London’s Gay Pride Parade has updated the application process for their future events, banning perceive “homophobic” groups. Activists fear mainstream political parties like the UK Independence Party (UKIP) will be excluded from the gay rights celebration indefinitely after the unexpected and unexplained banning of a UKIP group from last year’s march.
The deputy leader of UKIP’s youth wing has stuck back, arguing that left wing gay establishment is wrong to view UKIP’s opposition to political correctness and respect for traditional values as “homophobic”.
Last year’s ban came about following a campaign by political groups and activists who lobbied the organisers and set up an online petition accusing UKIP of “homophobia and transphobia”. When the Pride organisers caved, they argued that the ban was needed for “safety” reason and had “not been made on a political basis.”
Just weeks later, however, at a meeting of the Independent Community Advisory Board (CAB) of Pride in London, it was decided that new rules were needed.
All groups will now be required to sign an affirmation confirming they are not guilty of any “ism” or “obia” and are “taking part in Pride in London in the spirit of collaboration and mutual support to help promote and further the cause of LGBT+ liberation and campaign for equality for all”.
By signing it, they must also “understand” that they could be “excluded” if “Official statements from the group, its leaders or representatives (including those of a parent organisation) that are homophobic, biphobic, transphobic, sexist, disablist, racist or in any other way discriminatory in intent or impact”.
One of the organisers of Pride in London, Michael Salter-Church MBE, said the new affirmation would keep the event “inclusive” and would “managing disagreements in an open and transparent way.”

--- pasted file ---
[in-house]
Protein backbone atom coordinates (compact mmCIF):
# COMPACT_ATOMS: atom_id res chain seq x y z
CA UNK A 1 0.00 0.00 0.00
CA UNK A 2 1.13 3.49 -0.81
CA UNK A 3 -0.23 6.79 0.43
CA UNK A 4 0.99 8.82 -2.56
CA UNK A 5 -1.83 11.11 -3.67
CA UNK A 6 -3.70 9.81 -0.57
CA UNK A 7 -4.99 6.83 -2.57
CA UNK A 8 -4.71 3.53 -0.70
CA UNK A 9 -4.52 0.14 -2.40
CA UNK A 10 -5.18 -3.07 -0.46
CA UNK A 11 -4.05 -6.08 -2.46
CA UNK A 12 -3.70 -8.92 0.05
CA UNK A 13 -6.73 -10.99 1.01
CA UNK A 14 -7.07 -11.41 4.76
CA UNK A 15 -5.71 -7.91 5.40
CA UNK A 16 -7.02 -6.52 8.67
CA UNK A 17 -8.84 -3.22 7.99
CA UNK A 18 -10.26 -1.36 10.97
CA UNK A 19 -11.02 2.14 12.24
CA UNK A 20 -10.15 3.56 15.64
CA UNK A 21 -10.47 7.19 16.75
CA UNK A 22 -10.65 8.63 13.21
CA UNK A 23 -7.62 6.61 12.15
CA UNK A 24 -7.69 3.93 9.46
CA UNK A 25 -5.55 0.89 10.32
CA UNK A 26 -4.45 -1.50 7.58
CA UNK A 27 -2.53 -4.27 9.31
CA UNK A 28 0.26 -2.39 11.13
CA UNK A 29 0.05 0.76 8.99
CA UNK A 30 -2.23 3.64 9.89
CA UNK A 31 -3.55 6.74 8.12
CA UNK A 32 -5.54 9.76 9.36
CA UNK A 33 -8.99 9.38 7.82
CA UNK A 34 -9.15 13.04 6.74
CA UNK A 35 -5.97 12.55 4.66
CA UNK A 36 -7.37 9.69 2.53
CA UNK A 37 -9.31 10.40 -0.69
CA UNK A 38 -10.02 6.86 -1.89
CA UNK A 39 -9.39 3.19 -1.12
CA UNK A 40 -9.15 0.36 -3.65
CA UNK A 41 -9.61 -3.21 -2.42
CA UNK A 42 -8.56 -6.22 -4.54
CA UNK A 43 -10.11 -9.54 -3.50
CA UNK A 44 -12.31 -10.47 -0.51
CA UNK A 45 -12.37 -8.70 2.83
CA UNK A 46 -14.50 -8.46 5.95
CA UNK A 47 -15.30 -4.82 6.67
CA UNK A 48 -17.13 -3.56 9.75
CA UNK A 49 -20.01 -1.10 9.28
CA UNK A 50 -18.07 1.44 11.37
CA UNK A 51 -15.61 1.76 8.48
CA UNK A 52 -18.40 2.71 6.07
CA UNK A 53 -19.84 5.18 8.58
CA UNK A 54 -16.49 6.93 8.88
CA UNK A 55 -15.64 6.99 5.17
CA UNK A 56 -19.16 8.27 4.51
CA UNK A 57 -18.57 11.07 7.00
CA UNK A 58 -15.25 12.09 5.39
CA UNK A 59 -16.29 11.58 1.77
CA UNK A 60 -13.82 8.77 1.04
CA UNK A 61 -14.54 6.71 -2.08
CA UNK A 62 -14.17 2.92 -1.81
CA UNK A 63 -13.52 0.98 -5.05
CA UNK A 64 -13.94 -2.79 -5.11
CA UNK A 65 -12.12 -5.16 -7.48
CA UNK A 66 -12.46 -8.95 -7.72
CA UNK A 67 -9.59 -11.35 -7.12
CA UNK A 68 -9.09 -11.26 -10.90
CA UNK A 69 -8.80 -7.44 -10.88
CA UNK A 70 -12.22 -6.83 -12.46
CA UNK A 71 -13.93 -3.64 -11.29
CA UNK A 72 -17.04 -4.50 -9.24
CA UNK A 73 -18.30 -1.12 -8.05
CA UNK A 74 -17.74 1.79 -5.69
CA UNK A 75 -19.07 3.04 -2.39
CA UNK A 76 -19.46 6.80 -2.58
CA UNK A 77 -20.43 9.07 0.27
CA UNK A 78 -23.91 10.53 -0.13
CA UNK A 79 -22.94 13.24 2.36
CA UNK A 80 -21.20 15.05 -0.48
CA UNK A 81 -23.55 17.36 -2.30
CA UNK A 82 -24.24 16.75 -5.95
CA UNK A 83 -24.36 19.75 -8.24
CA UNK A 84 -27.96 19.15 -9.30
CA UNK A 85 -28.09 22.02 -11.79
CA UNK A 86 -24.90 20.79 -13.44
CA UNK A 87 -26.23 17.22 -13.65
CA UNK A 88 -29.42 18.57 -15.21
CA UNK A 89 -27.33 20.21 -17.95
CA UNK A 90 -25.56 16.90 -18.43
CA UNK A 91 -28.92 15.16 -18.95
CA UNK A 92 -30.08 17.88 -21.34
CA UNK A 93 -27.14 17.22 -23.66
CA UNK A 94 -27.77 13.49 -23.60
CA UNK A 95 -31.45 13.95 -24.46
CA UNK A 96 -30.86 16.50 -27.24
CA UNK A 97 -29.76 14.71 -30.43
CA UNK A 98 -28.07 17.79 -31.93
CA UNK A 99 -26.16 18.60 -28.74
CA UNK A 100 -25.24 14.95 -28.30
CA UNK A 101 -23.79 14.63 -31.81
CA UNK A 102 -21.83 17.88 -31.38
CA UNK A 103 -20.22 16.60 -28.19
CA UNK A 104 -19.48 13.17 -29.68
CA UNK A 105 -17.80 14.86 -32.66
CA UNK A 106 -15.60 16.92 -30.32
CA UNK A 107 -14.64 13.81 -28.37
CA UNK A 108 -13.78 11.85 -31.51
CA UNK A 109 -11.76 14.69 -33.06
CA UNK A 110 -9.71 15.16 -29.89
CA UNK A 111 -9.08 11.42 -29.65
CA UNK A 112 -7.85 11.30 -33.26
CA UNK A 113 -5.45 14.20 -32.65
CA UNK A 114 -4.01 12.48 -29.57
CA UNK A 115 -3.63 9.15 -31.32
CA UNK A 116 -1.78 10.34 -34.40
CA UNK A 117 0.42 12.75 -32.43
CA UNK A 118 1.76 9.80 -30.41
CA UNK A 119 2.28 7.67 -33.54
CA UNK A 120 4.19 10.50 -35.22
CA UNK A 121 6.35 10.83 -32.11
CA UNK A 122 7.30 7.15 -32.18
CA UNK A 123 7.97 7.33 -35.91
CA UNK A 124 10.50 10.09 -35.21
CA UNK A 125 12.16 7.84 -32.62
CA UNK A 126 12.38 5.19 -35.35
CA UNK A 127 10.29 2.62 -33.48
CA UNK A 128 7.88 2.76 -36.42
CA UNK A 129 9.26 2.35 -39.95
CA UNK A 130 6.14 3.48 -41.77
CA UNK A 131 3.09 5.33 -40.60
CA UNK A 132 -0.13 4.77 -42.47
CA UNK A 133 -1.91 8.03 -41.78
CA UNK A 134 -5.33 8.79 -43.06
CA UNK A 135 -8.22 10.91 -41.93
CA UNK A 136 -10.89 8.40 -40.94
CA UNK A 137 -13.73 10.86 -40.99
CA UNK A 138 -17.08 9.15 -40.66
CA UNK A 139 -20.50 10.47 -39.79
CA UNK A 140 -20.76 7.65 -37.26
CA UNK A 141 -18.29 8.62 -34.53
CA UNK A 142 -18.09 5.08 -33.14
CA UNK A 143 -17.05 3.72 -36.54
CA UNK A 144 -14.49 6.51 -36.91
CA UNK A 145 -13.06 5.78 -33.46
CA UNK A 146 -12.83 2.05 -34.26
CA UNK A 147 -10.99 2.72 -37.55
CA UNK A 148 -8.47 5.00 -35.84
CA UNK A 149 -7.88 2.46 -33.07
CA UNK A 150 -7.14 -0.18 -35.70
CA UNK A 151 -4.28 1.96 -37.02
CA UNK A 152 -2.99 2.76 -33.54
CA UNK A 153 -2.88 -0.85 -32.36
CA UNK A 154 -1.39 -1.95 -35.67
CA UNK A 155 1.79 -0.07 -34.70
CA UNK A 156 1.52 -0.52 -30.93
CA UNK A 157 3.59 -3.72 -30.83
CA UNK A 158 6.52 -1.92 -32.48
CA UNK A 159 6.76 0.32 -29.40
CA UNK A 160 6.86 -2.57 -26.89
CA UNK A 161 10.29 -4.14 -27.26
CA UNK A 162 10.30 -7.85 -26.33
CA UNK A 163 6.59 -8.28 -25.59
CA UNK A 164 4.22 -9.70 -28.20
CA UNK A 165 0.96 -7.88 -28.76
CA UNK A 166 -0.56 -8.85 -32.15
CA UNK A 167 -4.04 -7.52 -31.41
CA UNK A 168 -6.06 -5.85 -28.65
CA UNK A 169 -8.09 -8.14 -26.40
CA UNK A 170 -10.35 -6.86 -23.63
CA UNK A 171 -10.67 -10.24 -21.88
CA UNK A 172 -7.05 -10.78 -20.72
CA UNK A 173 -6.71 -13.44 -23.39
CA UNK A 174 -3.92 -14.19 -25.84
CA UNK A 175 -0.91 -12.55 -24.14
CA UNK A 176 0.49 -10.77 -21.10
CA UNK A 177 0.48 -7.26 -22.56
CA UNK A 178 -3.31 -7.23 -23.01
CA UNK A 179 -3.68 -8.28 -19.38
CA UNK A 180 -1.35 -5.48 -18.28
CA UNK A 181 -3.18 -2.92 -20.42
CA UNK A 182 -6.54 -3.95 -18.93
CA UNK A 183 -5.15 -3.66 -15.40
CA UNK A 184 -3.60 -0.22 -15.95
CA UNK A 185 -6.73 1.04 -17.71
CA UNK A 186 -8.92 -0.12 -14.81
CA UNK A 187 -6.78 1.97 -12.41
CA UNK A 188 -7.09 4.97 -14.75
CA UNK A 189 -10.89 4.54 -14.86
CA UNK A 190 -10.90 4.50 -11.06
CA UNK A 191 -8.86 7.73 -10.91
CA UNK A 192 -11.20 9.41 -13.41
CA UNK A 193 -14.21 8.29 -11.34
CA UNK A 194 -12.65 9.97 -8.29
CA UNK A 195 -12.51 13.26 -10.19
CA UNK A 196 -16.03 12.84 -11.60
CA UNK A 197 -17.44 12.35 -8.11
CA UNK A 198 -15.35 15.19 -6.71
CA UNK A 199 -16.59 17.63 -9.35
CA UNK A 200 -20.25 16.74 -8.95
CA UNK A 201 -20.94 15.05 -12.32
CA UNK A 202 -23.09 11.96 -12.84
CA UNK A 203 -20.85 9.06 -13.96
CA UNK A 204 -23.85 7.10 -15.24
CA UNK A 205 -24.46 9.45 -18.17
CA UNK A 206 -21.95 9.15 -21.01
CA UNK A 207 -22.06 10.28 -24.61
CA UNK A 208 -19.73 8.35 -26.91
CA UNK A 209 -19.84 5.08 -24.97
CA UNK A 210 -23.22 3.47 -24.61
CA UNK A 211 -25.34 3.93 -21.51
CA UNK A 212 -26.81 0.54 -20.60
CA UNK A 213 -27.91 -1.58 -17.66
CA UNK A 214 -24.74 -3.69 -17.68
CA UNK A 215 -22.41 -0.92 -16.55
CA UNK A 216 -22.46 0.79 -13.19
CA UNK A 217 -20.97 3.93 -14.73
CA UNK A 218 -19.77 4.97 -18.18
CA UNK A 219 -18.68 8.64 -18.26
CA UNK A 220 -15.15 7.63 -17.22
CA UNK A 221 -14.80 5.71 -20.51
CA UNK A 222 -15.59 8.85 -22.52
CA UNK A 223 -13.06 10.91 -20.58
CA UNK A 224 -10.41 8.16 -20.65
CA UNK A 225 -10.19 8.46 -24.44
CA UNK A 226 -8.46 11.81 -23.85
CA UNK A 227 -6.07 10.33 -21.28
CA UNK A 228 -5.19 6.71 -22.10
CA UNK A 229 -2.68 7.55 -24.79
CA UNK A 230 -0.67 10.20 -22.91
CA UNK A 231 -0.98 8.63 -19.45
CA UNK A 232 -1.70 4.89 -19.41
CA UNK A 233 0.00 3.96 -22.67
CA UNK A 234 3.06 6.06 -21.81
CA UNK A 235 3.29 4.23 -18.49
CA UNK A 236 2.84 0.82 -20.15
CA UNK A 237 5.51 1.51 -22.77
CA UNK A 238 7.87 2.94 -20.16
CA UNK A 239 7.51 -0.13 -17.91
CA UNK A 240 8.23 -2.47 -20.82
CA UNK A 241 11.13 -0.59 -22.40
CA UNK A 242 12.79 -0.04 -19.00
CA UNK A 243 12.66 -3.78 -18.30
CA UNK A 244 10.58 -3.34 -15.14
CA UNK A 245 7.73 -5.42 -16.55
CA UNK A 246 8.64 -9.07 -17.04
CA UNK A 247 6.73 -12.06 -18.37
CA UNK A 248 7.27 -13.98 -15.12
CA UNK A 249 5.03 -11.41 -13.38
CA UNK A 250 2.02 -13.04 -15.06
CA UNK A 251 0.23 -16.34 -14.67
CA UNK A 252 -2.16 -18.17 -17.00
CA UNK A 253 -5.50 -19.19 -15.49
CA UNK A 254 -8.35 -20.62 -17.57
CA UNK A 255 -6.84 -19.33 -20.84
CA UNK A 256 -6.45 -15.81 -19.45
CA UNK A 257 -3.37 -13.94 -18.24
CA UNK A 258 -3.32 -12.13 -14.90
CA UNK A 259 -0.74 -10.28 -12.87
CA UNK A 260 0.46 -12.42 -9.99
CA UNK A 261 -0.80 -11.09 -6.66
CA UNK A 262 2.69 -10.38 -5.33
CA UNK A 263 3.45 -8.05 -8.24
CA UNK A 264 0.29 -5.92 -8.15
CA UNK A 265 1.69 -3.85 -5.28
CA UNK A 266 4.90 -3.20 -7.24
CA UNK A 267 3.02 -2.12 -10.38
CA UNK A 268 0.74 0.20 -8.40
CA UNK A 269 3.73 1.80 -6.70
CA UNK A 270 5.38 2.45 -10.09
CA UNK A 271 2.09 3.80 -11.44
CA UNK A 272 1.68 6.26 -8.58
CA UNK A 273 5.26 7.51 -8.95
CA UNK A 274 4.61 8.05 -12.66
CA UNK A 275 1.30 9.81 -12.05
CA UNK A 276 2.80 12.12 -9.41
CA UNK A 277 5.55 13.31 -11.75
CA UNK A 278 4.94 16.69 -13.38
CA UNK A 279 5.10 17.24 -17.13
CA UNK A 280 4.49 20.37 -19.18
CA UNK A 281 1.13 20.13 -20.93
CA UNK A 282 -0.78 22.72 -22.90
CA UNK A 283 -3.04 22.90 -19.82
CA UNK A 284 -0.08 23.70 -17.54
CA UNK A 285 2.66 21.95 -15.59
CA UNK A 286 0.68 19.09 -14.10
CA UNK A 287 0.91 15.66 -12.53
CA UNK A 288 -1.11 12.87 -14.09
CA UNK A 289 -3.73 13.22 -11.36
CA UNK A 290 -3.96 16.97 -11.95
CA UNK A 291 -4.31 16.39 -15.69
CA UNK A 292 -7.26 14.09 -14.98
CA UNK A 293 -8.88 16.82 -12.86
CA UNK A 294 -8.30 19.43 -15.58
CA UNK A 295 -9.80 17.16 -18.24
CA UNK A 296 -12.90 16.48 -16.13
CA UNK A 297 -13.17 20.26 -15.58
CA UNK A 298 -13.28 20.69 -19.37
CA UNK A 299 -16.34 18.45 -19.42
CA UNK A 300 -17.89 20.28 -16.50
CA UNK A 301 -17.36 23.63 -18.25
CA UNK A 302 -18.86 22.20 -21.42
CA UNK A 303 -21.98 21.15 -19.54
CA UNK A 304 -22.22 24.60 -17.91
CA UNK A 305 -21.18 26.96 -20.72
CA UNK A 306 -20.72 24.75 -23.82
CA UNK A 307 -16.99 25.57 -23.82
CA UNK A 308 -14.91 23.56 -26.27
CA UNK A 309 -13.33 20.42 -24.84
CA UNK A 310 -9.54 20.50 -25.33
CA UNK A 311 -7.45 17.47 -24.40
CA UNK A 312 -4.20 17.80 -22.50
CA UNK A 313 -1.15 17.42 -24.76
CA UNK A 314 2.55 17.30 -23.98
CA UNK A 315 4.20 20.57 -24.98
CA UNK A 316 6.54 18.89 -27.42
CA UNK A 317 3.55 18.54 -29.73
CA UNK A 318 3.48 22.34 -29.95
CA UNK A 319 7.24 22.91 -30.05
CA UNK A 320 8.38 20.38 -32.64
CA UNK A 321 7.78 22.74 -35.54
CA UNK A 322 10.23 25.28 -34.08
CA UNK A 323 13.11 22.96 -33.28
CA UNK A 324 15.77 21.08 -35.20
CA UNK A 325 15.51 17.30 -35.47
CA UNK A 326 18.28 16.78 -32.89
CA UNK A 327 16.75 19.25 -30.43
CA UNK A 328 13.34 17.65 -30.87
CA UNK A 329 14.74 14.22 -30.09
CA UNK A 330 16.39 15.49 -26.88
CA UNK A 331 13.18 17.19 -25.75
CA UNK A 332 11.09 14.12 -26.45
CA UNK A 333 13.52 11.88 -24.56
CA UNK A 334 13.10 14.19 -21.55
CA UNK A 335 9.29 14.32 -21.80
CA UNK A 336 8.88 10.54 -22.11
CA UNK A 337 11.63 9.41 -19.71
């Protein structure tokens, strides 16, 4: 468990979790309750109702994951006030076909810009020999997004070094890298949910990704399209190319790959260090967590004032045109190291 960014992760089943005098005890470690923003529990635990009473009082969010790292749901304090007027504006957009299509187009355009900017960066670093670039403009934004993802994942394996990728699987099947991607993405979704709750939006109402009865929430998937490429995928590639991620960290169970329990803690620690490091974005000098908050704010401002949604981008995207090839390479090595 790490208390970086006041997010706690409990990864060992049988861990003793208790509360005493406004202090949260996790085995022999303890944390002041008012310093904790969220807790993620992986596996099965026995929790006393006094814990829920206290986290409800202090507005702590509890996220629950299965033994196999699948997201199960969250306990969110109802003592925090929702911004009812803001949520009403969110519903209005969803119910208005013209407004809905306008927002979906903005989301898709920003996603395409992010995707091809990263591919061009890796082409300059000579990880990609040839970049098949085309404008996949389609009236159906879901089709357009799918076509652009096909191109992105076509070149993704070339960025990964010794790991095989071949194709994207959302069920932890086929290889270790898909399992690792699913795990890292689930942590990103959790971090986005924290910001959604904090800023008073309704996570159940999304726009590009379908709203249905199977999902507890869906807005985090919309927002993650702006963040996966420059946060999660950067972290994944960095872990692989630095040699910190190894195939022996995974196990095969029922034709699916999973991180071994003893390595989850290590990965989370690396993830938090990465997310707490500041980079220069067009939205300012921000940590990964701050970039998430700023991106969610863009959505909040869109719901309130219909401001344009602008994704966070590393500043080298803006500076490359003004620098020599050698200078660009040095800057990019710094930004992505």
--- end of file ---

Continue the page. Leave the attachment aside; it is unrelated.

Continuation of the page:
However, UKIP Parliamentary candidate Richard Hendron, who led a contingent of UKIP LGBT members who flouted the ban in 2015, said that he feared the new rules would be used to once again exclude UKIP.
“Instead of advancing the common good, I fear that Pride in London will use their wide interpretation of the subjective affirmation, to exclude UKIP from Pride”, he told Pink News in a statement.
“My passionate plea to the organisers of Pride in London is to take note of your own statement, we will only succeed when we have in their words ‘collaboration and mutual support to help promote and further the cause of LGBT+ liberation’.
“It’s time to leave Left and Right politics aside, it’s time to stand together to tackle homophobia – what ever side of the political spectrum that may be”, he said.
Mr. Hendron also explained that UKIP “fully support the core and essence of the message running through the new ‘affirmation’” and “believes in respect, acceptance and inclusion regardless of race, ethnicity gender et al’”, just like other political parties.
However, UKIP have been very clear in that they do not subscribe to the mainstream view that women and gay people are victims, and unlike other parties, they have also sought to balance gay rights with those of Christians and conservatives.